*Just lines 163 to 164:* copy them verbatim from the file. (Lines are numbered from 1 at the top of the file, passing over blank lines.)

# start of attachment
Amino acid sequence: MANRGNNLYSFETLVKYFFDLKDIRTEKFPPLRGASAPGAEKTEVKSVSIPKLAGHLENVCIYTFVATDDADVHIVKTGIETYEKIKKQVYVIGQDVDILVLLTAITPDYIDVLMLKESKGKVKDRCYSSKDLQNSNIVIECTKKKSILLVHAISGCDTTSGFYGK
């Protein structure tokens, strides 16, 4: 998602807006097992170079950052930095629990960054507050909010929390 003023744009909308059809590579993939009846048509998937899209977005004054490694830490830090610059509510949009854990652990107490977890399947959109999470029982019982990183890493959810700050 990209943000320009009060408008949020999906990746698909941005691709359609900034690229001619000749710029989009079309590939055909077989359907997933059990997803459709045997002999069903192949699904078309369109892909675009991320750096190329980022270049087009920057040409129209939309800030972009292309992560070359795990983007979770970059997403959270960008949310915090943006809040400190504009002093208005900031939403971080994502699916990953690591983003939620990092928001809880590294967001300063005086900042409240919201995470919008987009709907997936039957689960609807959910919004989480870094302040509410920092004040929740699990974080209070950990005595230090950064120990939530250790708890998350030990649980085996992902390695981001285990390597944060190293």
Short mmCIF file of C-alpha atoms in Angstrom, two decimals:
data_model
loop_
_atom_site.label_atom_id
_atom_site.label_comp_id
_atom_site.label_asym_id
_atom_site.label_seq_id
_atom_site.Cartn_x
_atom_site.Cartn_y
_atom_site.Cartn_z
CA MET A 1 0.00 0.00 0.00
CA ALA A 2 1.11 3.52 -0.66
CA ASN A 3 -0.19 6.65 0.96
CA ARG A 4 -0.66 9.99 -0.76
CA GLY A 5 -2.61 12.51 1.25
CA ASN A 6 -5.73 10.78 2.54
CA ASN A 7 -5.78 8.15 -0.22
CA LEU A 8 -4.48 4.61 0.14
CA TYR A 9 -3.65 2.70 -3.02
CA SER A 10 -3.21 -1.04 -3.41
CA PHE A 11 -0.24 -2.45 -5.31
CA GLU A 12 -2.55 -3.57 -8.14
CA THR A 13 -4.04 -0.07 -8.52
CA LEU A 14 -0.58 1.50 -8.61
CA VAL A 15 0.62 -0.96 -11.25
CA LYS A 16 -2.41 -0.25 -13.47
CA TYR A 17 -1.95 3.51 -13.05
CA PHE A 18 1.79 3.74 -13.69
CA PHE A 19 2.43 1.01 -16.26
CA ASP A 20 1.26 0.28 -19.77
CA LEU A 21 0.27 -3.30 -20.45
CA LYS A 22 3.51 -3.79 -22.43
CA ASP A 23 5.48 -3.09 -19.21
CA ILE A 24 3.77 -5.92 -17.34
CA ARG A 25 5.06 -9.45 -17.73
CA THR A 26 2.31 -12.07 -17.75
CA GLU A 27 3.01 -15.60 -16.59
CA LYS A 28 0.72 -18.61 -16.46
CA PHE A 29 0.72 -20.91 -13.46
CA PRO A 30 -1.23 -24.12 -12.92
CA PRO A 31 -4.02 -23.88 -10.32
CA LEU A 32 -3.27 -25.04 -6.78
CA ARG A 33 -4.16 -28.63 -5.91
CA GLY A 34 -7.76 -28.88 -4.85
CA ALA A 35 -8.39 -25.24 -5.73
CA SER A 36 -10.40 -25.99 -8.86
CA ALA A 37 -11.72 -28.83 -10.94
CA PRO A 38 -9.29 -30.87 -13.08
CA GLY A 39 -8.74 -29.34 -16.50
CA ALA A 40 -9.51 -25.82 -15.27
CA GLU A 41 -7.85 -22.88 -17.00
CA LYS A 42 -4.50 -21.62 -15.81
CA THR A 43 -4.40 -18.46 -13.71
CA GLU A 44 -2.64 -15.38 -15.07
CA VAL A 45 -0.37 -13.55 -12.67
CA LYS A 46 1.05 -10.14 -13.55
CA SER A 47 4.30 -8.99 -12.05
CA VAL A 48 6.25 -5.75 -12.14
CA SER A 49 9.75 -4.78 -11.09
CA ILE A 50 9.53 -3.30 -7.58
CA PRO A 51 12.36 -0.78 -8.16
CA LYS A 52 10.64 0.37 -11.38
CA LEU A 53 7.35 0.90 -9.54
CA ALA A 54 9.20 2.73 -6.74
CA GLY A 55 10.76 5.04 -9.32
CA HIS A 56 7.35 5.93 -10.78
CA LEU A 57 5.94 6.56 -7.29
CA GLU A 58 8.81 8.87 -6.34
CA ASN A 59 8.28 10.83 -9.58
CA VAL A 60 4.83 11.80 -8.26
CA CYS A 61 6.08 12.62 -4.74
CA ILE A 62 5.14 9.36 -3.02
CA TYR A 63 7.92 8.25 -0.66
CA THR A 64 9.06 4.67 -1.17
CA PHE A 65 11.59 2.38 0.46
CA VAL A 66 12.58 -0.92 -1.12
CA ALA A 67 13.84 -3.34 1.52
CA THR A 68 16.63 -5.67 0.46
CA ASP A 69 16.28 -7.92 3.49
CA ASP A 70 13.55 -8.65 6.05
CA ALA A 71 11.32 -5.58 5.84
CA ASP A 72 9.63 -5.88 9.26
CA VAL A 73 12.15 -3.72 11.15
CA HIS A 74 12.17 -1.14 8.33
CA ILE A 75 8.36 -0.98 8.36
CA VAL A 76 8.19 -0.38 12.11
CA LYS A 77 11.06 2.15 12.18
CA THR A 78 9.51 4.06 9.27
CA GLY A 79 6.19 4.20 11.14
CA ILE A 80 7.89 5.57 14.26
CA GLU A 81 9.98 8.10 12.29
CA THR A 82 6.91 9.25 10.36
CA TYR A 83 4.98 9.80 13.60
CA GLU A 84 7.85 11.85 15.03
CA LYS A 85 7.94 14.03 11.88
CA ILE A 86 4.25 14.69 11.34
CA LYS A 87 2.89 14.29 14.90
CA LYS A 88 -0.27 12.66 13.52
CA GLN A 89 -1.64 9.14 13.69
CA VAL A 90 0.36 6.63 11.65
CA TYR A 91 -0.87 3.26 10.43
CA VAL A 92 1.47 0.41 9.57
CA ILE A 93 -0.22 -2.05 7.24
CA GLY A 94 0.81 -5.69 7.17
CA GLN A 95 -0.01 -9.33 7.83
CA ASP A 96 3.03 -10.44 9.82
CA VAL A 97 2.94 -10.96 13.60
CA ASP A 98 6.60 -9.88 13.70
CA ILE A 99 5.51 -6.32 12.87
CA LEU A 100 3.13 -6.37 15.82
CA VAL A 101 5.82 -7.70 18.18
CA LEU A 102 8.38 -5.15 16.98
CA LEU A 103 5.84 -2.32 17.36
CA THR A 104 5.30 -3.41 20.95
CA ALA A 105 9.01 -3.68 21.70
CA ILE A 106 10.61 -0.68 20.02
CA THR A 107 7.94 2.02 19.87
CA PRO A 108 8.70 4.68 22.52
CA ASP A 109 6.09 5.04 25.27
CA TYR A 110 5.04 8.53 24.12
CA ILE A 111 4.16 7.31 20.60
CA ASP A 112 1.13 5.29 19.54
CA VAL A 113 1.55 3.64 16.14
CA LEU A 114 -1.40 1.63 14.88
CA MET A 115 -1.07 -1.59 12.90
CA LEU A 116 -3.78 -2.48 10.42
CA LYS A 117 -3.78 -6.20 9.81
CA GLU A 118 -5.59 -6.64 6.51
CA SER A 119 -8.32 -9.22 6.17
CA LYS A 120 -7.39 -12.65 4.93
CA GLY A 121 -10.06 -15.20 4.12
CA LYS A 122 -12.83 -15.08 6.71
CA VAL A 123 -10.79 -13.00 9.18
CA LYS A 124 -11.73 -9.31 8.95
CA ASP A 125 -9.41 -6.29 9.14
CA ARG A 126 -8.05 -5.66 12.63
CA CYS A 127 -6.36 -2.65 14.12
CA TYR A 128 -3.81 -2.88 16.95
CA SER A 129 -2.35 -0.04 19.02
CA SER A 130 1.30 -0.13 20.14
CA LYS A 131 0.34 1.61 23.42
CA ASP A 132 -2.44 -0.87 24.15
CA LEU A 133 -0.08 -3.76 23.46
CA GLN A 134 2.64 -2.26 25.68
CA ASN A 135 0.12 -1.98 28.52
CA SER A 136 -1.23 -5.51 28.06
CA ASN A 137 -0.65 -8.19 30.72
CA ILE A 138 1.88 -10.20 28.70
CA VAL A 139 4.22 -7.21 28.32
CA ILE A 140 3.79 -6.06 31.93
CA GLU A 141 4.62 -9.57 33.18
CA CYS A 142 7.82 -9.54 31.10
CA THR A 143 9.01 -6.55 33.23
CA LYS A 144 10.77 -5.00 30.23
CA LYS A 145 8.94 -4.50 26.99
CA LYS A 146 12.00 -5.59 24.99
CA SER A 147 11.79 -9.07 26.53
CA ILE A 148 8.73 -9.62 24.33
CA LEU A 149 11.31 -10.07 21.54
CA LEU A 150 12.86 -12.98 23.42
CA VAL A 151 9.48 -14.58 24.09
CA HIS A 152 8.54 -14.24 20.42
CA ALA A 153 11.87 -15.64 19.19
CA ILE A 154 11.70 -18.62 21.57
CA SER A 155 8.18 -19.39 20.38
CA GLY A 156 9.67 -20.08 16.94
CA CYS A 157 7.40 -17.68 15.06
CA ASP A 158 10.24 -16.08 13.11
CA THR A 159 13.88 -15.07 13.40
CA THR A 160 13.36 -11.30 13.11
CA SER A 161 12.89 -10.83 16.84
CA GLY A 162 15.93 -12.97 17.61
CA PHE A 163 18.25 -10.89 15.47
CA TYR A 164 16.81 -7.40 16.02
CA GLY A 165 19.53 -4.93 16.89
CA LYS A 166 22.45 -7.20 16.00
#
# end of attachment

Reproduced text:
CA VAL A 151 9.48 -14.58 24.09
CA HIS A 152 8.54 -14.24 20.42